Dec 29, 2016 rated it really liked it  ·  review of another edition
Much to think about here and I appreciated the way Nussbaum talks about the topic in: 1) intimate relationships, 2) the Middle Realm and 3) political justice. A hefty topic and much to process. A worthy read.
Jana Light
I don't agree with Nussbaum's definition of anger (I think there must be a version that doesn't wish ill on the perpetrator) so all that followed was flawed (for me). Otherwise a very accessible philosophical text on anger from the cognitivist tradition.
Ted Morgan
Jul 20, 2017 rated it it was amazing  ·  review of another edition
An essential reading for reformation of our social thinking. Being constructive opens doors.
Jul 08, 2019 rated it it was ok  ·  review of another edition
This book was very anti-forgiveness which made me very angry and I would forgive Dr. Nussbaum for writing it but apparently that's not allowed so I guess I just have to rate it 2 stars instead
Sarah Collins
I was recommended Nussbaum and decided to read Anger and Forgiveness in the hope it would offer some insight into how to funnel the very real emotions of anger into something that can be a positive force for change. And it does offer this, but I find the fundamental premise of her entire argument flawed for numerous reasons.
1) She openly admits on numerous occasions that she believes that anger as an emotion has it's roots in human evolution, and then fails to even consult the research from
J Earl
Apr 15, 2016 rated it liked it  ·  review of another edition
Anger and Forgiveness is Martha Nussbaum's exploration of anger, which she has addressed in previous work. In this volume she addresses forgiveness as a way to somewhat counter anger (though that is an extremely oversimplified statement).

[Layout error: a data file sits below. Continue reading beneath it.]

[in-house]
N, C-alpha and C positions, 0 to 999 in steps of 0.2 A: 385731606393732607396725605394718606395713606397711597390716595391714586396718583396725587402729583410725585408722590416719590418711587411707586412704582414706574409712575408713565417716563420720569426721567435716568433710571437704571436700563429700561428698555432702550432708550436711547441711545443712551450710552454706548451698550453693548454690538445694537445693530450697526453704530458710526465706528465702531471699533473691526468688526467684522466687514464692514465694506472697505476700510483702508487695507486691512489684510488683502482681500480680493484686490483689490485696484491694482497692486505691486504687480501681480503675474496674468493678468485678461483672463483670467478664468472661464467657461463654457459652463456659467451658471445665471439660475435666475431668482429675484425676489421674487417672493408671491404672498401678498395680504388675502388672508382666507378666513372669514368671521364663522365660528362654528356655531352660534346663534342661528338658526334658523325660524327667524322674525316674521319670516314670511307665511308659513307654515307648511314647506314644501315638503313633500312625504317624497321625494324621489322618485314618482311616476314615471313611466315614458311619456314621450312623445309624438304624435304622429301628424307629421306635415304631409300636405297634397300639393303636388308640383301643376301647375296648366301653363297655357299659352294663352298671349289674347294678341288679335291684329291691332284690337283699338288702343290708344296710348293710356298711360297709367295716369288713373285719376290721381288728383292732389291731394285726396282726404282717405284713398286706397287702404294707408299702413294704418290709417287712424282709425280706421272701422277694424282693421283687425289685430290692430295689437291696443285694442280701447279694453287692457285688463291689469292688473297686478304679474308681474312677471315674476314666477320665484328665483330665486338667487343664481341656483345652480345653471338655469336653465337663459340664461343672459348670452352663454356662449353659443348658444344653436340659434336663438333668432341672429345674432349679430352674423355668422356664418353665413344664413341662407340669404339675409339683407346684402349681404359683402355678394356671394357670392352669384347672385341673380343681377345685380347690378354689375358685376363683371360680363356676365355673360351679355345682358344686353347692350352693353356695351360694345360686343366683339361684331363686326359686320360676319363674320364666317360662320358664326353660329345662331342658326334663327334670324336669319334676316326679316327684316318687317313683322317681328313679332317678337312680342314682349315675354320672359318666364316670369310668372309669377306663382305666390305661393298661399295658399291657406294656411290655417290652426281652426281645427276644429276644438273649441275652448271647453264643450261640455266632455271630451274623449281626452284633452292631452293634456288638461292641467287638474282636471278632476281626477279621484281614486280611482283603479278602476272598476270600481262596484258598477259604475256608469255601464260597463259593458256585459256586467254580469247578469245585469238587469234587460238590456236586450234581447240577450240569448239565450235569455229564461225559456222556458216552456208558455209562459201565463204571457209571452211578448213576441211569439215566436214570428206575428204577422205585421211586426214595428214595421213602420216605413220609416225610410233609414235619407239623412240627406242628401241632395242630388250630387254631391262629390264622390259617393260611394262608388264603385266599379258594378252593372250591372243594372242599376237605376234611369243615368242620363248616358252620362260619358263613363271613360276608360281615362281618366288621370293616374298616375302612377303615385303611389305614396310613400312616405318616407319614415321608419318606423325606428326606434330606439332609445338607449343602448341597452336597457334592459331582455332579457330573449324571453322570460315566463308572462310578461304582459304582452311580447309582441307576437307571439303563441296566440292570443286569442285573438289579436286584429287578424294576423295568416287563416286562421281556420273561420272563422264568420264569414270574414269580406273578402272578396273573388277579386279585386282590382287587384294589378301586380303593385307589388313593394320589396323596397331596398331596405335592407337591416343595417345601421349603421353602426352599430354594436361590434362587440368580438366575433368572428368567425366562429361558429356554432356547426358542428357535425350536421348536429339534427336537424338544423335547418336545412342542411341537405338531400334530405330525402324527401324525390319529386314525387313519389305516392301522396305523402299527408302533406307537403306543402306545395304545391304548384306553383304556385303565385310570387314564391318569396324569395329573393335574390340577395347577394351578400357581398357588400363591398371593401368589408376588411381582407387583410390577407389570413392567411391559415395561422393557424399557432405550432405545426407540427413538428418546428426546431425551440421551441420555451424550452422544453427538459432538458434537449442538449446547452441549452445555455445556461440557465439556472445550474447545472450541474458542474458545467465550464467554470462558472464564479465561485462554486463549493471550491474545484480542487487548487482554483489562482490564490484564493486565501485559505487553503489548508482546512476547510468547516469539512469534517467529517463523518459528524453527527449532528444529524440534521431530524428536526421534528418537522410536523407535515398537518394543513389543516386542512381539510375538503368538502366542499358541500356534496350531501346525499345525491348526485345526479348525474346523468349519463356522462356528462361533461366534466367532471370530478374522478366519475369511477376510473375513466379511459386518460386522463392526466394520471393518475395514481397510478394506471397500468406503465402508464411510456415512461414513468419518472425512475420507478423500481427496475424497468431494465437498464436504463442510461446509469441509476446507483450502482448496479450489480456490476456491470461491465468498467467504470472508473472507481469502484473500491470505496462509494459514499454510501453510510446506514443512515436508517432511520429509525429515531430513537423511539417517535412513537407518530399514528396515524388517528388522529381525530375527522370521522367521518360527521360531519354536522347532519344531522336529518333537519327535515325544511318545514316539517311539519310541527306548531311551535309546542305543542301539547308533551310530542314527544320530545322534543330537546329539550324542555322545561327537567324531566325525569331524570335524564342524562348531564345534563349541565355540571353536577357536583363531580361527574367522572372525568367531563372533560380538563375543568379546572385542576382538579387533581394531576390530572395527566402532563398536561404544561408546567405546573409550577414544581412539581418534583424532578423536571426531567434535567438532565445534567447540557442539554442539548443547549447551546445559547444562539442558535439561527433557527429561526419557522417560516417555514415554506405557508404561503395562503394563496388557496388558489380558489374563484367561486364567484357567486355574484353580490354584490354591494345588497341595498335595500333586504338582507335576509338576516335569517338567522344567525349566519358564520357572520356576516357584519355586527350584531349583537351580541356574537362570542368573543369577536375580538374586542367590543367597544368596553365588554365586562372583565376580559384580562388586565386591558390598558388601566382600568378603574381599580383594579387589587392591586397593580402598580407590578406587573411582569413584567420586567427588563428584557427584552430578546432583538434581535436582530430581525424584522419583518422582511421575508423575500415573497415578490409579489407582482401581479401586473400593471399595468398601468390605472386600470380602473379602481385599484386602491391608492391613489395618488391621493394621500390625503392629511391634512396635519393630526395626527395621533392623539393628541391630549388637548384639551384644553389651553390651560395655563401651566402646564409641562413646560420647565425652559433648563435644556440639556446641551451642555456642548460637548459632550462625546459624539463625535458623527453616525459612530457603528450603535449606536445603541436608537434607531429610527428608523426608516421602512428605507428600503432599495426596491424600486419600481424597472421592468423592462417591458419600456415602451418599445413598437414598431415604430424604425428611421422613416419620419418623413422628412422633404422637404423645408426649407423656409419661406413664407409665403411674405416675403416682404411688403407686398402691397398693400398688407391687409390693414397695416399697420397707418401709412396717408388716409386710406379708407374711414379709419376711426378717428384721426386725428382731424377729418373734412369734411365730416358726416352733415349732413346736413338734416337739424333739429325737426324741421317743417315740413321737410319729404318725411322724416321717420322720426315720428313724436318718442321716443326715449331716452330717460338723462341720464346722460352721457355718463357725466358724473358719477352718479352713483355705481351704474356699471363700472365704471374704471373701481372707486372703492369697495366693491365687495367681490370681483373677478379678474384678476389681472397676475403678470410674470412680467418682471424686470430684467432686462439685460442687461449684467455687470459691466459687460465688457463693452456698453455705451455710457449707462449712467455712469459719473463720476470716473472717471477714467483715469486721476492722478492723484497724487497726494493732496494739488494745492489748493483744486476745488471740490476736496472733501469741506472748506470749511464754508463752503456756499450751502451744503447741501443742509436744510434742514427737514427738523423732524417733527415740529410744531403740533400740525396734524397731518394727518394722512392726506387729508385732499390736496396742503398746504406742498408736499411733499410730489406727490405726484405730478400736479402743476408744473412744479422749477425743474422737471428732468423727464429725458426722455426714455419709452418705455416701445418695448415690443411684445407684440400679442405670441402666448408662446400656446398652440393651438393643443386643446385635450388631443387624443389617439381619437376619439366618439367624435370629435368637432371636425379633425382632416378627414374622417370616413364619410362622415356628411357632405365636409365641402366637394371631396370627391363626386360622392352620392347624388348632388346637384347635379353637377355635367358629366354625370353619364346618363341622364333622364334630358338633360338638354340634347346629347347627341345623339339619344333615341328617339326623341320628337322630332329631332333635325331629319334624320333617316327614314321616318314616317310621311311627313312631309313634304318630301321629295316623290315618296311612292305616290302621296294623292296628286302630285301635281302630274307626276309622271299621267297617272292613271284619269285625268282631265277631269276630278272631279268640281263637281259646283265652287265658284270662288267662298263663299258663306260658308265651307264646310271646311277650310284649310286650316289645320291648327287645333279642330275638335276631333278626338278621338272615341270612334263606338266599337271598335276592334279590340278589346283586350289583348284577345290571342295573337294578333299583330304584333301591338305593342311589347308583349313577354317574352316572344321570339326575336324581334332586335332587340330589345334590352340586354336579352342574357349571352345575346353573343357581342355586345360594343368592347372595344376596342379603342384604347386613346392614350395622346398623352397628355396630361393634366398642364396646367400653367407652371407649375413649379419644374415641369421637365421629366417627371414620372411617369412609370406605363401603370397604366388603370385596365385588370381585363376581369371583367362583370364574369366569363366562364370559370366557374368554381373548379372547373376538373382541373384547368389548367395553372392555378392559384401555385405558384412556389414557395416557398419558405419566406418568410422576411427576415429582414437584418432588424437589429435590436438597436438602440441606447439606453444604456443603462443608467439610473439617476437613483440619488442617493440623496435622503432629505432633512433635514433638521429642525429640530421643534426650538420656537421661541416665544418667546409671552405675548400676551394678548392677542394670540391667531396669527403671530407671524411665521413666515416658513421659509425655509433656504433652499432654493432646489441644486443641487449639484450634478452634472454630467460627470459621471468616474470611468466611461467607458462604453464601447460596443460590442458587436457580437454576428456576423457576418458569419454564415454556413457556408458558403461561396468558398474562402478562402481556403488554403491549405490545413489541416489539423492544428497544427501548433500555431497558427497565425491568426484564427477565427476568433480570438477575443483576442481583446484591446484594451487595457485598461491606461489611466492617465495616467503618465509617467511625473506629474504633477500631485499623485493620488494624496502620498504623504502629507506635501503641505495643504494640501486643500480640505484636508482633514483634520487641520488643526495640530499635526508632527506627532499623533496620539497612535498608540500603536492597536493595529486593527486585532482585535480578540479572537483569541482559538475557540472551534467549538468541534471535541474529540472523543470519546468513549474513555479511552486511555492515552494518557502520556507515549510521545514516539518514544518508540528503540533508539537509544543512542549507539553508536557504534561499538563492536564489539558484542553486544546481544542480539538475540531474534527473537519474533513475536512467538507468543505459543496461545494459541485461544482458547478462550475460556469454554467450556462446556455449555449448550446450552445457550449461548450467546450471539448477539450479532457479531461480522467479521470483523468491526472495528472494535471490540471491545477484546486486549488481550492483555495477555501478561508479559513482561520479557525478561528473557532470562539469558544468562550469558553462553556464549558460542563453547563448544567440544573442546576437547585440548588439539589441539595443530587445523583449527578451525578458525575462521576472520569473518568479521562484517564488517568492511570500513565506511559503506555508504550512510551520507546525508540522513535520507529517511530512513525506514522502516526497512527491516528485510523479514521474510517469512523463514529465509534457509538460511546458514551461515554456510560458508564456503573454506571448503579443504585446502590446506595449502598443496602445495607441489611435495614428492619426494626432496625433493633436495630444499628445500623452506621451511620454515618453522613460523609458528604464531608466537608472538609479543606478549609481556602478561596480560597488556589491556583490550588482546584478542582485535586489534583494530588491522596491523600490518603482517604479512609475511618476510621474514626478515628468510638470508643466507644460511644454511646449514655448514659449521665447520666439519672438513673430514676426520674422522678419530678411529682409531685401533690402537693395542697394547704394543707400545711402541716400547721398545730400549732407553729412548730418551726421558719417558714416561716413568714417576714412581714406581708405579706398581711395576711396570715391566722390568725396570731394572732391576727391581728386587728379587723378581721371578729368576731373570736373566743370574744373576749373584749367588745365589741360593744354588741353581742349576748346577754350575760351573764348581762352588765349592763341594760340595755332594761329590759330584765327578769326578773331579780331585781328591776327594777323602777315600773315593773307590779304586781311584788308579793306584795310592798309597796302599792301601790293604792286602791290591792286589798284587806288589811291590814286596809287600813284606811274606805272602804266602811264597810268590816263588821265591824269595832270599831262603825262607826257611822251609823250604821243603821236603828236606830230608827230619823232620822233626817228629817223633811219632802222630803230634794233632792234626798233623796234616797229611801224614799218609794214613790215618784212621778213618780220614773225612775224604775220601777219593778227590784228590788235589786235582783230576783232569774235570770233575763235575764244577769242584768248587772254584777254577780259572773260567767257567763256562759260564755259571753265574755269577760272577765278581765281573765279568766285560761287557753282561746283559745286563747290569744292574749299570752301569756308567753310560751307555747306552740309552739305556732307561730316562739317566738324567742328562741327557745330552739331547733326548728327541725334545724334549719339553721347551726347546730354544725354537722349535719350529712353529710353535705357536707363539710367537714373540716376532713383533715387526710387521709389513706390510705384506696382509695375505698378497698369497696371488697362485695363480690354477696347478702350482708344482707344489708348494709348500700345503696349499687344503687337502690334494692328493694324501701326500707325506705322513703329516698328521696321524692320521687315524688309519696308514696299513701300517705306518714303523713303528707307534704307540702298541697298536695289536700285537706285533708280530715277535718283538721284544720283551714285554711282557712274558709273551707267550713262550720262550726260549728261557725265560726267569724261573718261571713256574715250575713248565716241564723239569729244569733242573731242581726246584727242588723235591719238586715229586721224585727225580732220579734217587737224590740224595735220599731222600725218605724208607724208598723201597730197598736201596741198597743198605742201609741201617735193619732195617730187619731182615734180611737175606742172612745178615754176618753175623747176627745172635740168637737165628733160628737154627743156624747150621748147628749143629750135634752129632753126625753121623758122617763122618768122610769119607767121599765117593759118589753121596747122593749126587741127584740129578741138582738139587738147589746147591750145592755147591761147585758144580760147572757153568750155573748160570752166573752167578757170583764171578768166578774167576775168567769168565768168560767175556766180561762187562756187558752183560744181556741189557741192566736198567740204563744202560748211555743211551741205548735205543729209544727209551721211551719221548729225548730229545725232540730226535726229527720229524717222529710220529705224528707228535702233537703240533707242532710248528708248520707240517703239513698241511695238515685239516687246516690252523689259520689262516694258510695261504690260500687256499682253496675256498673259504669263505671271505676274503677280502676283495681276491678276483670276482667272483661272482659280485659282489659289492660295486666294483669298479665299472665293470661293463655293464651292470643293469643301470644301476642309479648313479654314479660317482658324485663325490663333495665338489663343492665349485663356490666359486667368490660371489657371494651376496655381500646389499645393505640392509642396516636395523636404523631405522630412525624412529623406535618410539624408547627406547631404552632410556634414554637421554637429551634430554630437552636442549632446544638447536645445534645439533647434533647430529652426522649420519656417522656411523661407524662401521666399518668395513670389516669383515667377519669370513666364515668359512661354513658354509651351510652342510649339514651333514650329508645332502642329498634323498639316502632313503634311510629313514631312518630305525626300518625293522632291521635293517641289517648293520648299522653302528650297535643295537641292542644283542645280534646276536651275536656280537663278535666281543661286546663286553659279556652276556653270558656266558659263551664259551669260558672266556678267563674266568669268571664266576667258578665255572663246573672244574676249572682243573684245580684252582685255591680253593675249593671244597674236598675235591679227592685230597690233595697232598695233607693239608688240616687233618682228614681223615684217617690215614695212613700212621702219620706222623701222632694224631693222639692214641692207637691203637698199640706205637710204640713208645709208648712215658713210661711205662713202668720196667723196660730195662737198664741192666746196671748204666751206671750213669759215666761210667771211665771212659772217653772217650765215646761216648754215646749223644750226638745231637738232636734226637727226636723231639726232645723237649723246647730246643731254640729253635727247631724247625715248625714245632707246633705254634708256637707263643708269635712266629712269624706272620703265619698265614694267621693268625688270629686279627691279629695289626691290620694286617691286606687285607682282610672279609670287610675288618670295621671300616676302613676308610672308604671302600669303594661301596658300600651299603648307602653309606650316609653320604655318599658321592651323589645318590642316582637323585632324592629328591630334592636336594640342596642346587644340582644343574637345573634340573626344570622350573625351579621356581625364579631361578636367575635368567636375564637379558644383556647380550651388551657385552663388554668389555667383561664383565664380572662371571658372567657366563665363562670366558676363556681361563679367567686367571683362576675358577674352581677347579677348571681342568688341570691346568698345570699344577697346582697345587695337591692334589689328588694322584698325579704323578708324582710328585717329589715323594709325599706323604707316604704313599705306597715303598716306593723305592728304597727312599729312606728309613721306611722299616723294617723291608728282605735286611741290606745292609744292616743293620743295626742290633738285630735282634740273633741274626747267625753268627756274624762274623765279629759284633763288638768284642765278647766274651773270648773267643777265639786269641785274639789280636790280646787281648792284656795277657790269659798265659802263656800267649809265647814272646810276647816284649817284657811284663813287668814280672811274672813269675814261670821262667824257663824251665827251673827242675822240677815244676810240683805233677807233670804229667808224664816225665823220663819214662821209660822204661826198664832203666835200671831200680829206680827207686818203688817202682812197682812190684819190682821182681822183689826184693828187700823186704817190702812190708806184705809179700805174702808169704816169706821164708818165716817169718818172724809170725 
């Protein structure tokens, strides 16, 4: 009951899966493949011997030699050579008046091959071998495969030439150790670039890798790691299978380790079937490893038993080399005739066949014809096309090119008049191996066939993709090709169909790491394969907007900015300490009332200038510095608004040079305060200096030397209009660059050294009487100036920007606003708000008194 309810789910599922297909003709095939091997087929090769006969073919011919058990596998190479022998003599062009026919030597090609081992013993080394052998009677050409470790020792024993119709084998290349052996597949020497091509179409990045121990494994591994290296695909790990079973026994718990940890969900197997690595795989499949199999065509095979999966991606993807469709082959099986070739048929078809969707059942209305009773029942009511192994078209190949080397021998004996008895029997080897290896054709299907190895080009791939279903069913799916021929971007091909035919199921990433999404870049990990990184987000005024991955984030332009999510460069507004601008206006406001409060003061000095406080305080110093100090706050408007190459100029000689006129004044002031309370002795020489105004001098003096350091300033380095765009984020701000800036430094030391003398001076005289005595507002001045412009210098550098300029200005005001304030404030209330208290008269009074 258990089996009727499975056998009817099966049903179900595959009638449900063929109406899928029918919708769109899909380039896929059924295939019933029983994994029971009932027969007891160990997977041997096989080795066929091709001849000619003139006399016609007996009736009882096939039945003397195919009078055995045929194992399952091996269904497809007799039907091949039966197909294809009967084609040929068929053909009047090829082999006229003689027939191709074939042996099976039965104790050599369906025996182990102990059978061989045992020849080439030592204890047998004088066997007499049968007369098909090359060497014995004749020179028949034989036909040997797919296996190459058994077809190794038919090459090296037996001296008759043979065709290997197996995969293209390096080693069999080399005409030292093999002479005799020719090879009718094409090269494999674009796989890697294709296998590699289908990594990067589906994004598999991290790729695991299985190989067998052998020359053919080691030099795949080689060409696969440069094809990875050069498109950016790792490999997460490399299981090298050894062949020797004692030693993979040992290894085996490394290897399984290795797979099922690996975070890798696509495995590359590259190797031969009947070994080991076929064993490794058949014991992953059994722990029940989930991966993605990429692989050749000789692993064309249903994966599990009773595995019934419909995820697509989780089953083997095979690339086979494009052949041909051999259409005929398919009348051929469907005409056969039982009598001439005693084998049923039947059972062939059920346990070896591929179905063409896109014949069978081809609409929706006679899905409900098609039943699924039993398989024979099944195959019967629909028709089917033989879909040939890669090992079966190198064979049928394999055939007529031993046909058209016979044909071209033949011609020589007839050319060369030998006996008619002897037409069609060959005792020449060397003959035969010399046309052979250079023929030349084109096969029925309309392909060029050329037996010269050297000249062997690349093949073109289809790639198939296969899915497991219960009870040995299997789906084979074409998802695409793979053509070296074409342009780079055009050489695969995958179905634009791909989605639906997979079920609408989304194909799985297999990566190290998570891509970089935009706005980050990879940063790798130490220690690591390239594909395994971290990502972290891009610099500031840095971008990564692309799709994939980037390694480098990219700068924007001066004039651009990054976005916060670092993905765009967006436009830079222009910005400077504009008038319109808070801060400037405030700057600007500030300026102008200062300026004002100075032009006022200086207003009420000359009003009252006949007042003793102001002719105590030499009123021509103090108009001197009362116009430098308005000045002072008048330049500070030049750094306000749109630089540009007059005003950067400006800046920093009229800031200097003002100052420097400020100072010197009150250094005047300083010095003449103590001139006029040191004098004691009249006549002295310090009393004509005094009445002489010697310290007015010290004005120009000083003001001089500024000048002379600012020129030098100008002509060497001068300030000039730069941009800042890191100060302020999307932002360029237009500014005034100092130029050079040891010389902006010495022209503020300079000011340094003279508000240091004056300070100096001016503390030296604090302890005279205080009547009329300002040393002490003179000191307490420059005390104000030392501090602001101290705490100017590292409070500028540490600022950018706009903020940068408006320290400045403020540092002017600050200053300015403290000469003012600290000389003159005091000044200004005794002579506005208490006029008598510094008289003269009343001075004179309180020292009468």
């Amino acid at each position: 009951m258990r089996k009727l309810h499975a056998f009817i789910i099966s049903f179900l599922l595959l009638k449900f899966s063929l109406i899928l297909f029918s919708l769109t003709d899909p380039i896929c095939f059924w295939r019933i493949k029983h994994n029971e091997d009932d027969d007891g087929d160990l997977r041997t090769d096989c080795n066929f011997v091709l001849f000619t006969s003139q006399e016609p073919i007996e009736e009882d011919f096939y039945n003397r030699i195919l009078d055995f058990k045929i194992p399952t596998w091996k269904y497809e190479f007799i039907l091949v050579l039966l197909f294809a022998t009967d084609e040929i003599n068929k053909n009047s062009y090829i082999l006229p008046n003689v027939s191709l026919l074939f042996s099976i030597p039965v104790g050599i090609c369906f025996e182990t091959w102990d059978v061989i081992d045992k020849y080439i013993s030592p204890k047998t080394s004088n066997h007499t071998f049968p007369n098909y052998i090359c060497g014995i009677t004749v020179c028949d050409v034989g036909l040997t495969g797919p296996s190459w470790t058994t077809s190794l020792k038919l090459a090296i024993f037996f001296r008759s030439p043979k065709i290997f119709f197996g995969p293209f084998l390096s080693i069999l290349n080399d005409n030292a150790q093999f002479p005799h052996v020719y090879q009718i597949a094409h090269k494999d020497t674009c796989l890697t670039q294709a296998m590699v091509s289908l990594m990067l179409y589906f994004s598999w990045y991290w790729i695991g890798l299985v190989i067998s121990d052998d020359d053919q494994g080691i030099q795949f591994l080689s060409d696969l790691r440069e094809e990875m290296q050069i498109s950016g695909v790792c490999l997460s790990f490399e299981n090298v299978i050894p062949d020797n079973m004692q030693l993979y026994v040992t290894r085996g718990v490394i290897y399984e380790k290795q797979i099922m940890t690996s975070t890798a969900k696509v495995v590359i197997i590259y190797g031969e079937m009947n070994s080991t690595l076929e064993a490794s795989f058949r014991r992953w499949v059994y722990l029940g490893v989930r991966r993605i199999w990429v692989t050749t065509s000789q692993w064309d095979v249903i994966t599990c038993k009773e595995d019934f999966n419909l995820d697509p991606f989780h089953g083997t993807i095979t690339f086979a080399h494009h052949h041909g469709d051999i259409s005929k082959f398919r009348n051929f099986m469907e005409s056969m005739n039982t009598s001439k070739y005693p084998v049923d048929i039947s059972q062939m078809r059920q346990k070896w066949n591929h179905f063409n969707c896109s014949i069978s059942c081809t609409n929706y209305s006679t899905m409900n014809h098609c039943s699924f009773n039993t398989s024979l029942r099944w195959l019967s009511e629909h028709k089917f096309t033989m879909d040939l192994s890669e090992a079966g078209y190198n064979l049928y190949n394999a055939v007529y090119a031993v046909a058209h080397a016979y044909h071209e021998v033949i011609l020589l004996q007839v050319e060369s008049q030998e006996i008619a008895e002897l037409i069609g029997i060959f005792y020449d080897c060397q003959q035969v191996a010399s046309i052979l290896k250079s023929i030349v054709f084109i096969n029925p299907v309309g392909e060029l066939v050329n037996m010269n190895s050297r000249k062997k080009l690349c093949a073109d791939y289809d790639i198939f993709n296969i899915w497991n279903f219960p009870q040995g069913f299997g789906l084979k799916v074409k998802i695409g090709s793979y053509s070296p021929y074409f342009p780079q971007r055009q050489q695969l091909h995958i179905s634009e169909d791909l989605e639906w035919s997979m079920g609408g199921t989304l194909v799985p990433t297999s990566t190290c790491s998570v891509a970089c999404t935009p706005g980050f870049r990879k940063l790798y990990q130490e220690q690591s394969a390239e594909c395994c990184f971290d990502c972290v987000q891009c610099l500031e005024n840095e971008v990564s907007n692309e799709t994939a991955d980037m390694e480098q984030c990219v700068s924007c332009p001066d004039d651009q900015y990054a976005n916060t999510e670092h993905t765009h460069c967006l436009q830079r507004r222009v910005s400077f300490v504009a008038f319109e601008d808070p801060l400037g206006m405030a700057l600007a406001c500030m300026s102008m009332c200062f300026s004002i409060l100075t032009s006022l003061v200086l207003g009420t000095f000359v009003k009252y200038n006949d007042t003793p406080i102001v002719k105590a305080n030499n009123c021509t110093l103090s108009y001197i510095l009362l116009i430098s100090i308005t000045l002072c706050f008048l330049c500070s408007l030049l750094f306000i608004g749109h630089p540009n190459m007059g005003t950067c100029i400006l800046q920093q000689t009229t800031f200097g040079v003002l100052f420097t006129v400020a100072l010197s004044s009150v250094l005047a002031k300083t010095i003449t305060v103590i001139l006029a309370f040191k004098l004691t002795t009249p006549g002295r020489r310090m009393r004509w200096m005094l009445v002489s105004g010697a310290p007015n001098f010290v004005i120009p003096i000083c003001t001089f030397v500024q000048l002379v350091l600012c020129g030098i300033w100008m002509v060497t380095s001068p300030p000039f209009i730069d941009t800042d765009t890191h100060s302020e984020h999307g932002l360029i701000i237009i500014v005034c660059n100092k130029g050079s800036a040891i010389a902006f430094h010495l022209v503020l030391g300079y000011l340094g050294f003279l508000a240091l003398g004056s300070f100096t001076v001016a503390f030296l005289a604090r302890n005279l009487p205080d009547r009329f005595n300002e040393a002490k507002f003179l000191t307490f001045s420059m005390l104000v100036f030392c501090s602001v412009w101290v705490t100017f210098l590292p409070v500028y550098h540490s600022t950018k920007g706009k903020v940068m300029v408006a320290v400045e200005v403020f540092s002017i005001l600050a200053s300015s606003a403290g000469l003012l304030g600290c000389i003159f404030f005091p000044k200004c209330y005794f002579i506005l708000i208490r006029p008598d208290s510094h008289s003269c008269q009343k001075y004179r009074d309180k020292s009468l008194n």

While Nussbaum uses classical texts as part of her foundation don't get confused into thinking she is offering a complete and thorough interpretation of any of those texts. She uses what needs for her argument, and her use s are quite legitimate and valid. Don't
Nov 13, 2016 rated it it was amazing  ·  review of another edition
It's kind of a companion-piece and a deepening of her previous book, "Political Emotions." In "Political Emotions" she talks about disgust and what we could call civic love and how certain emotions can be taught in a secular society (like loving fellow citizens enough to buy into welfare programs). In the new one, she discusses Anger, and its role in social discourse, justice and politics. It's a really great book and it was a particularly wrenching thing to be halfway through on election day. ...more
Mar 19, 2017 rated it liked it  ·  review of another edition
Shelves: 2017
My problem with this book is that I think her exception outweighs her central thesis. Yes, anger can be vengeful and destructive, particularly in the context of personal relationships, both intimate and non. But in the political realm it can be a signal for identifying injustice and motivation to make change - it can transition to positive future-focused action. Why advocate for non-anger when you can advocate for the transition? I also find Nussbaum's equation of non-anger and non-violence ...more
May 16, 2016 rated it really liked it  ·  review of another edition
Shelves: mindfulness